Anatomy and Cell Biology Publications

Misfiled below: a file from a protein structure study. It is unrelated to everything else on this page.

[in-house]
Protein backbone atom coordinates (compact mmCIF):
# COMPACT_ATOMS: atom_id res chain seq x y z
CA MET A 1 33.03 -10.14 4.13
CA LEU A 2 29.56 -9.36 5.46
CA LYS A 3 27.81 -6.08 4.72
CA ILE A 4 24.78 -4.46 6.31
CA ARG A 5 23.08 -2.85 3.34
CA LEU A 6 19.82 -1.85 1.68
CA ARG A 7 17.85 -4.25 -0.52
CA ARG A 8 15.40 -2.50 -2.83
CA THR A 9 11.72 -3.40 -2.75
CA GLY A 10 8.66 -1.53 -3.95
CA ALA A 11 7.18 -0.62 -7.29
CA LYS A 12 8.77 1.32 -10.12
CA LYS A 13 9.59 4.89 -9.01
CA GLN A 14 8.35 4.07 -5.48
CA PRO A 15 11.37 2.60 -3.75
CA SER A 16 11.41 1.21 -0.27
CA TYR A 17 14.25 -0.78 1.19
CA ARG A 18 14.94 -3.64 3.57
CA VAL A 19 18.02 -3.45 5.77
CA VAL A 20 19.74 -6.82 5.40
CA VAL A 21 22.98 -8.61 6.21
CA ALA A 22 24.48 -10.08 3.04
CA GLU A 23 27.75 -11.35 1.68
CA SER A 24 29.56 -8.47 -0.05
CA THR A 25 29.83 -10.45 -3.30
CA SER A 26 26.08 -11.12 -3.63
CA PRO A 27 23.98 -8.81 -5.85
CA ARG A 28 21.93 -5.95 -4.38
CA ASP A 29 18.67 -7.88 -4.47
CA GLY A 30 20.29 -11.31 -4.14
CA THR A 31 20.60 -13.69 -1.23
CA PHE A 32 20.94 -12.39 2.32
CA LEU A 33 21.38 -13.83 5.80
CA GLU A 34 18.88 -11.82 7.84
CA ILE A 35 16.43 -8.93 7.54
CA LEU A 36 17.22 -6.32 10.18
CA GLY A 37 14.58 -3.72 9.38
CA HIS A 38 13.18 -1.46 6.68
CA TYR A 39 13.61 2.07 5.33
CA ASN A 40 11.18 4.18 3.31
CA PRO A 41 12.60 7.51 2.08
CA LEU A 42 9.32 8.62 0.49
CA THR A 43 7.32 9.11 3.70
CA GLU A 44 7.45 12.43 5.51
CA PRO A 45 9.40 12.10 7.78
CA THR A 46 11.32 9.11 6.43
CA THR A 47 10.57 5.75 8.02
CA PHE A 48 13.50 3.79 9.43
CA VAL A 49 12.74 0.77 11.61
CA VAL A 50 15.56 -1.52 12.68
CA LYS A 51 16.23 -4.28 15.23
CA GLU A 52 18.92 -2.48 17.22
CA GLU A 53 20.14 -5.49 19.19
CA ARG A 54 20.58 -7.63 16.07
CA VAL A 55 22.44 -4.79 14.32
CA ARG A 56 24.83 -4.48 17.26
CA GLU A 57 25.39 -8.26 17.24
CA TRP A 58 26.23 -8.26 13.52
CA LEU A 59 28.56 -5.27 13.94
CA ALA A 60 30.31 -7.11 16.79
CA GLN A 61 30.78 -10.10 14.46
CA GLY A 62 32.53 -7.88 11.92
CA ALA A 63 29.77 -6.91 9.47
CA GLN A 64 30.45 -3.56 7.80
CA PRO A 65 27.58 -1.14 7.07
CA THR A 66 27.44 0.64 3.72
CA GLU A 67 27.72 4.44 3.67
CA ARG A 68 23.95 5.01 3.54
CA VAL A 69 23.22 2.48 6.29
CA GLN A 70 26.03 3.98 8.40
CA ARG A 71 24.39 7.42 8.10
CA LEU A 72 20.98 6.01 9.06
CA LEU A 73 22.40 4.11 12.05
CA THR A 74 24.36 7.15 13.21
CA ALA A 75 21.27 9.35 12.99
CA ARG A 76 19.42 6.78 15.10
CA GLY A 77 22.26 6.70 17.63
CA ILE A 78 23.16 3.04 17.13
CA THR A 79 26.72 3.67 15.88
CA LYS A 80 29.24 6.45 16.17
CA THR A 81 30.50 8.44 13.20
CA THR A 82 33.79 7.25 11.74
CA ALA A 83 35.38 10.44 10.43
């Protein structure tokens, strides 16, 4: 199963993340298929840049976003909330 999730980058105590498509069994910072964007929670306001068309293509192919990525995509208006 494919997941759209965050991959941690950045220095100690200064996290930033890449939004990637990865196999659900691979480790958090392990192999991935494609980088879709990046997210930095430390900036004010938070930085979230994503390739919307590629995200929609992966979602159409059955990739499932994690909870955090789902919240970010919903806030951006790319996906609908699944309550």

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Myocardial contractile dysfunction in sepsis is associated with the increased morbidity and mortality. Although the underlying mechanisms of the cardiac depression have not been fully elucidated, an exaggerated inflammatory response is believed to be responsible. Nucleotide-binding oligomerization domain-like receptor containing pyrin domain 3 (NLRP3) inflammasome is an intracellular platform that is involved in the maturation and release of interleukin (IL)-1 beta. The aim of the present study is to evaluate whether sepsis activates NLRP3 inflammasome/caspase-1/IL-1 beta pathway in cardiac fibroblasts (CFs) and whether this cytokine can subsequently impact the function of cardiomyocytes (cardiac fibroblast-myocyte crosstalk). We show that treatment of CFs with lipopolysaccharide (LPS) induces upregulation of NLRP3, activation of caspase-1, as well as the maturation (activation) and release of IL-1 beta. In addition, the genetic (small interfering ribonucleic acid [siRNA]) and pharmacological (glyburide) inhibition of the NLRP3 inflammasome in CFs can block this signaling pathway. Furthermore, the inhibition of the NLRP3 inflammasome in cardiac fibroblasts ameliorated the ability of LPS-chalenged CFs to impact cardiomyocyte function as assessed by intracellular cyclic adenosine monophosphate (cAMP) responses in cardiomyocytes. Salient features of this the NLP3 inflammasome/ caspase-1 pathway were confirmed in in vivo models of endotoxemia/sepsis. We found that inhibition of the NLRP3 inflammasome attenuated myocardial dysfunction in mice with LPS and increased the survival rate in mice with feces-induced peritonitis. Our results indicate that the activation of the NLRP3 inflammasome in cardiac fibroblasts is pivotal in the induction of myocardial dysfunction in sepsis.

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